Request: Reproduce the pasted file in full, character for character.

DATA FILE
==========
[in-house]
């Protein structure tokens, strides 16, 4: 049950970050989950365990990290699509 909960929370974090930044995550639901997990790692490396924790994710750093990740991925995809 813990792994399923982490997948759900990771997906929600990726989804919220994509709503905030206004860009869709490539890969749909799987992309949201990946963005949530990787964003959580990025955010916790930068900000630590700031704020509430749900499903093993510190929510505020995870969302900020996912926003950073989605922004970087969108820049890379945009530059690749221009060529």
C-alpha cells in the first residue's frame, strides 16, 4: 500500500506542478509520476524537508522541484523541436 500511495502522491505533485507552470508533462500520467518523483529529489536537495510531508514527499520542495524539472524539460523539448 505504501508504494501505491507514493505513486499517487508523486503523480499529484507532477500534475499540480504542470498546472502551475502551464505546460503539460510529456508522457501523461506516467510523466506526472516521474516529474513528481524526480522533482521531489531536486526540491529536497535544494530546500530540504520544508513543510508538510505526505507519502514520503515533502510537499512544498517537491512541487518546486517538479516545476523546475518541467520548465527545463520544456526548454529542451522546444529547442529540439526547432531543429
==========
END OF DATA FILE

[in-house]
């Protein structure tokens, strides 16, 4: 049950970050989950365990990290699509 909960929370974090930044995550639901997990790692490396924790994710750093990740991925995809 813990792994399923982490997948759900990771997906929600990726989804919220994509709503905030206004860009869709490539890969749909799987992309949201990946963005949530990787964003959580990025955010916790930068900000630590700031704020509430749900499903093993510190929510505020995870969302900020996912926003950073989605922004970087969108820049890379945009530059690749221009060529």
C-alpha cells in the first residue's frame, strides 16, 4: 500500500506542478509520476524537508522541484523541436 500511495502522491505533485507552470508533462500520467518523483529529489536537495510531508514527499520542495524539472524539460523539448 505504501508504494501505491507514493505513486499517487508523486503523480499529484507532477500534475499540480504542470498546472502551475502551464505546460503539460510529456508522457501523461506516467510523466506526472516521474516529474513528481524526480522533482521531489531536486526540491529536497535544494530546500530540504520544508513543510508538510505526505507519502514520503515533502510537499512544498517537491512541487518546486517538479516545476523546475518541467520548465527545463520544456526548454529542451522546444529547442529540439526547432531543429